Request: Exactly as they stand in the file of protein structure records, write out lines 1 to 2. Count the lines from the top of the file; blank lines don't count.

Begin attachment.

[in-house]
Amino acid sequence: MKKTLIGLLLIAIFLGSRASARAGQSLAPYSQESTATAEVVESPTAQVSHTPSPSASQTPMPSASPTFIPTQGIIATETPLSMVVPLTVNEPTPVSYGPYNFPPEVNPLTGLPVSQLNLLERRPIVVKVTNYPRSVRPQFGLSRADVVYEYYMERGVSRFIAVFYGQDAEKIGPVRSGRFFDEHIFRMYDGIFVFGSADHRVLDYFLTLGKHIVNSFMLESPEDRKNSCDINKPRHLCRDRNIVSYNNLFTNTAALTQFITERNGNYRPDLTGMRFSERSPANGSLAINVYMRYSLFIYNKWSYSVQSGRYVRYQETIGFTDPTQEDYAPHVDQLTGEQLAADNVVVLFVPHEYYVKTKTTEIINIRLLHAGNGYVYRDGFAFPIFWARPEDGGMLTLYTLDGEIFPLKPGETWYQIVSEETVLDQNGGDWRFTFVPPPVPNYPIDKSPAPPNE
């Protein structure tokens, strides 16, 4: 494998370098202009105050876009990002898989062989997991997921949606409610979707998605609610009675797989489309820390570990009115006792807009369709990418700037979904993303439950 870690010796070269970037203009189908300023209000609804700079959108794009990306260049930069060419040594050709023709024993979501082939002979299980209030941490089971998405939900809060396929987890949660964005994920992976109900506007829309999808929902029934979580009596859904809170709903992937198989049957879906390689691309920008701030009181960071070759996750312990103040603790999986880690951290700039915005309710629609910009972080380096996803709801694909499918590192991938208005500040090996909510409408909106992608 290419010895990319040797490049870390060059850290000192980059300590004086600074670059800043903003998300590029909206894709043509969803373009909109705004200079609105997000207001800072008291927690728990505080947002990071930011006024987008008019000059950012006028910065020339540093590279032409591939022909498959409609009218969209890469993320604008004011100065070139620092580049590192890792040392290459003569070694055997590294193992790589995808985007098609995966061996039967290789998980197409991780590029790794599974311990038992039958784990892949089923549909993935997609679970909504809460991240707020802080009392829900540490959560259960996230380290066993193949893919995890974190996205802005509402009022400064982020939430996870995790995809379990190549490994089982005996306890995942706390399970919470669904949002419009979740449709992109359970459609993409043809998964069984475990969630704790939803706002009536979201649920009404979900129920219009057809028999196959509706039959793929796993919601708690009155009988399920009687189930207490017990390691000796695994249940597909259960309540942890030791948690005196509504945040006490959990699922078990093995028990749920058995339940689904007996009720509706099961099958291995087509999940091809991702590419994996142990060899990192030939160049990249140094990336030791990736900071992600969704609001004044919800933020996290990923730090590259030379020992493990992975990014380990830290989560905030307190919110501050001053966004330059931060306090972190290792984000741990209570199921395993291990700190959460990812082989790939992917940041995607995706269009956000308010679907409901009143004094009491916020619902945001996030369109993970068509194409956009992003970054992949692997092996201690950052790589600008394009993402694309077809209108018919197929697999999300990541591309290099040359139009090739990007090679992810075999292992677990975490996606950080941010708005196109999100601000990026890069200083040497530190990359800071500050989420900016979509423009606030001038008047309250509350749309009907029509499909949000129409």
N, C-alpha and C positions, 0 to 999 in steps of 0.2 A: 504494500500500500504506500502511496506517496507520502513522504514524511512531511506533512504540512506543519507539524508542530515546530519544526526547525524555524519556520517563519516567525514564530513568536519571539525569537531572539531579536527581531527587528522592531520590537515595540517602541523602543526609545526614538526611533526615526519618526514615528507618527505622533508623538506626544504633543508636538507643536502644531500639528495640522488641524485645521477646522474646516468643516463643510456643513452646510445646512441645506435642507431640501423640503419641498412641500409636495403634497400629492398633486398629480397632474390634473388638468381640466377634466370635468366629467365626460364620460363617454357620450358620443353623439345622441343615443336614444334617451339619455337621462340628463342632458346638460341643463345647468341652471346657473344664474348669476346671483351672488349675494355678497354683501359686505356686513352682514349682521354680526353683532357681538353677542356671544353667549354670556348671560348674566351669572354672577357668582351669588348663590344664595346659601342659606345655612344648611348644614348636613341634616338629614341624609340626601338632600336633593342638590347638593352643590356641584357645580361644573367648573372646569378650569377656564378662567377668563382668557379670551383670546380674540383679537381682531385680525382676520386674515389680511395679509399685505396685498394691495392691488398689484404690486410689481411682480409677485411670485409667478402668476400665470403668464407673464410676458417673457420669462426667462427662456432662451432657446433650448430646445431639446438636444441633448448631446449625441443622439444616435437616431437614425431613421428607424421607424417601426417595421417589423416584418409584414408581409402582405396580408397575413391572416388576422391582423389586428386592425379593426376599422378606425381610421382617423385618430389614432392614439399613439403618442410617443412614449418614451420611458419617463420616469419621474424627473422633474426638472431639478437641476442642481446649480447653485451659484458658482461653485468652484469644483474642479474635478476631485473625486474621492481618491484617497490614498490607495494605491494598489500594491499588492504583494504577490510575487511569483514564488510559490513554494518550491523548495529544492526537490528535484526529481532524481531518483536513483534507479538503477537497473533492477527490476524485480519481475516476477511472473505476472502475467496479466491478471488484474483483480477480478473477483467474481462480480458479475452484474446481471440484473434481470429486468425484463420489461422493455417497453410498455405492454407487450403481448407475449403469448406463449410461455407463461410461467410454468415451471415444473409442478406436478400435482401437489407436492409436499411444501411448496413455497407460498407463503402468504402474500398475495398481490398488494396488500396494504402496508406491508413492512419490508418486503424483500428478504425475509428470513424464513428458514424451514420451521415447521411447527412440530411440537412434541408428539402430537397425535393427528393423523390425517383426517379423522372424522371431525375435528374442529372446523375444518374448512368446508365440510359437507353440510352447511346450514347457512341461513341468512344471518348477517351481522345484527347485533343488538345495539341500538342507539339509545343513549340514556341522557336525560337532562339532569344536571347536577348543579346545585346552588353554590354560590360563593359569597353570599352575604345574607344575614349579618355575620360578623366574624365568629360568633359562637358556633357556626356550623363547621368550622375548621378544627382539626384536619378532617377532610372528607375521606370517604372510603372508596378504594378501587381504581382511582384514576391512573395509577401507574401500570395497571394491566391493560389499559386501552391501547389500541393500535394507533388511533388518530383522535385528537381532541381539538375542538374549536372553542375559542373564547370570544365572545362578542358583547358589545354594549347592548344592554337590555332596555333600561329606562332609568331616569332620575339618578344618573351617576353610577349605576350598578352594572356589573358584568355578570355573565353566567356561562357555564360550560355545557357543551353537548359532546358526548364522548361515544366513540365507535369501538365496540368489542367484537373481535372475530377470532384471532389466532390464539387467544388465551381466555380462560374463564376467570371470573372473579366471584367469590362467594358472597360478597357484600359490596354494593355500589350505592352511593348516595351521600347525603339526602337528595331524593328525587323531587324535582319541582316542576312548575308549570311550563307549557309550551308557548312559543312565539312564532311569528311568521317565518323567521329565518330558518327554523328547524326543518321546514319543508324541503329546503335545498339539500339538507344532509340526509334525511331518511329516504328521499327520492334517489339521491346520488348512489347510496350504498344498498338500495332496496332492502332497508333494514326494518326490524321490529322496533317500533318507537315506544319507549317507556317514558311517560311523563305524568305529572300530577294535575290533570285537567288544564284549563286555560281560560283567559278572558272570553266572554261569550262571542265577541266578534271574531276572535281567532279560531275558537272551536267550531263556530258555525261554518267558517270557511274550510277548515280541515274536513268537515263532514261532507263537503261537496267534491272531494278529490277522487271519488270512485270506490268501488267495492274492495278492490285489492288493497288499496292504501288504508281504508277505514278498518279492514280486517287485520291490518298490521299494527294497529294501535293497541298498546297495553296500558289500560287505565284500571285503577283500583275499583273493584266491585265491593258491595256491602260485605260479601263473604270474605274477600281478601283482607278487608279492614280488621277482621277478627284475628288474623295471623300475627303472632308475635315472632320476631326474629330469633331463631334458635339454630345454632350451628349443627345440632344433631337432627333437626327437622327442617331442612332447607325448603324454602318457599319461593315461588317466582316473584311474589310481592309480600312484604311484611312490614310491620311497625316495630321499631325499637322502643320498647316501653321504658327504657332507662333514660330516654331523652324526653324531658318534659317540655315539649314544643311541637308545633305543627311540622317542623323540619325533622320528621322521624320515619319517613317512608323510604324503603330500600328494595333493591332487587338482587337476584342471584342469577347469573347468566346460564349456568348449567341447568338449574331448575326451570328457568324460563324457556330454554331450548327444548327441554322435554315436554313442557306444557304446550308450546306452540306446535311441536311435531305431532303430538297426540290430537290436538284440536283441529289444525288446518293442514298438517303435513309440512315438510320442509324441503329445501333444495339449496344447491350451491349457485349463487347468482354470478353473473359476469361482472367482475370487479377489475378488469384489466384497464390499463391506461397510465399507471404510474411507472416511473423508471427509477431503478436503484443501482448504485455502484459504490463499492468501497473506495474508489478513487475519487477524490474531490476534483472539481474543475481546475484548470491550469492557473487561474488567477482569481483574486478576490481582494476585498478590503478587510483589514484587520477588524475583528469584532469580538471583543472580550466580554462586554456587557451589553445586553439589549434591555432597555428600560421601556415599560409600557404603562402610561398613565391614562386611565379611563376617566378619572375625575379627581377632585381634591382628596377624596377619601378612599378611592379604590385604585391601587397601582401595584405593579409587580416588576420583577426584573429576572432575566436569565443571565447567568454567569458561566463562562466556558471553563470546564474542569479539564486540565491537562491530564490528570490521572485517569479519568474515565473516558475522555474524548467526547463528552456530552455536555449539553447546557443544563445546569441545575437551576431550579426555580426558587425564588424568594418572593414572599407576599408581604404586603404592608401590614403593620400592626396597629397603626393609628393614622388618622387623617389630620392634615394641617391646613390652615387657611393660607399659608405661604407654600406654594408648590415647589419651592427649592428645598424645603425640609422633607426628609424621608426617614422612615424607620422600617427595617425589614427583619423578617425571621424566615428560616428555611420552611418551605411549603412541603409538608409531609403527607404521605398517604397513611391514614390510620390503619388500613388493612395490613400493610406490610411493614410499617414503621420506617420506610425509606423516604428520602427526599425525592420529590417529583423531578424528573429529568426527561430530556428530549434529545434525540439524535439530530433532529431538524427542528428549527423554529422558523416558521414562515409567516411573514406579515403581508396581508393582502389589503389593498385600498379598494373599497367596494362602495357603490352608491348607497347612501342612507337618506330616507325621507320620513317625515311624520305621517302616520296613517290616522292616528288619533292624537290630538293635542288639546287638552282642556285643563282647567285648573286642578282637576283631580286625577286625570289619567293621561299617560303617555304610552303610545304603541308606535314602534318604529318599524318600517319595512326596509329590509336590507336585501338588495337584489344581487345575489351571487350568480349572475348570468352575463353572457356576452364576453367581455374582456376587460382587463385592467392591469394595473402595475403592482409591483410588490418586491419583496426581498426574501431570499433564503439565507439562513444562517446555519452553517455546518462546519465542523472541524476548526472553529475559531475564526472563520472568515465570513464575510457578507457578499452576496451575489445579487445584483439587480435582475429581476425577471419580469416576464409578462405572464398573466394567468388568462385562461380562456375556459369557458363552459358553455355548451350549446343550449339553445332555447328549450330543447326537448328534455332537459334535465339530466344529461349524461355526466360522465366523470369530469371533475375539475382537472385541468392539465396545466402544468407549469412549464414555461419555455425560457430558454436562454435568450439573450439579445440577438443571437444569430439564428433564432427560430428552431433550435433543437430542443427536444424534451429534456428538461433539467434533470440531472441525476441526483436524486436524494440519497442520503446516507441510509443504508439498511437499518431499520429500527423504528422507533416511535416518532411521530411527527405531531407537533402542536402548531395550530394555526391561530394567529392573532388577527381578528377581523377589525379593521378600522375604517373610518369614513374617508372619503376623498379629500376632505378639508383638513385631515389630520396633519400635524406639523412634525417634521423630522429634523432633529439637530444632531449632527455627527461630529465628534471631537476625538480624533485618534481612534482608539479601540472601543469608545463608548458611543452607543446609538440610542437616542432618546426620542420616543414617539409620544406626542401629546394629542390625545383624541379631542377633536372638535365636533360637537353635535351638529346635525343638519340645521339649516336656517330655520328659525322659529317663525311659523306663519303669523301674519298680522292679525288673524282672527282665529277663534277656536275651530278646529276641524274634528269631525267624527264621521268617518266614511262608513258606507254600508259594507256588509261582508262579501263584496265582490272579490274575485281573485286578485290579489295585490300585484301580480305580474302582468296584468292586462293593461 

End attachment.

[in-house]
Amino acid sequence: MKKTLIGLLLIAIFLGSRASARAGQSLAPYSQESTATAEVVESPTAQVSHTPSPSASQTPMPSASPTFIPTQGIIATETPLSMVVPLTVNEPTPVSYGPYNFPPEVNPLTGLPVSQLNLLERRPIVVKVTNYPRSVRPQFGLSRADVVYEYYMERGVSRFIAVFYGQDAEKIGPVRSGRFFDEHIFRMYDGIFVFGSADHRVLDYFLTLGKHIVNSFMLESPEDRKNSCDINKPRHLCRDRNIVSYNNLFTNTAALTQFITERNGNYRPDLTGMRFSERSPANGSLAINVYMRYSLFIYNKWSYSVQSGRYVRYQETIGFTDPTQEDYAPHVDQLTGEQLAADNVVVLFVPHEYYVKTKTTEIINIRLLHAGNGYVYRDGFAFPIFWARPEDGGMLTLYTLDGEIFPLKPGETWYQIVSEETVLDQNGGDWRFTFVPPPVPNYPIDKSPAPPNE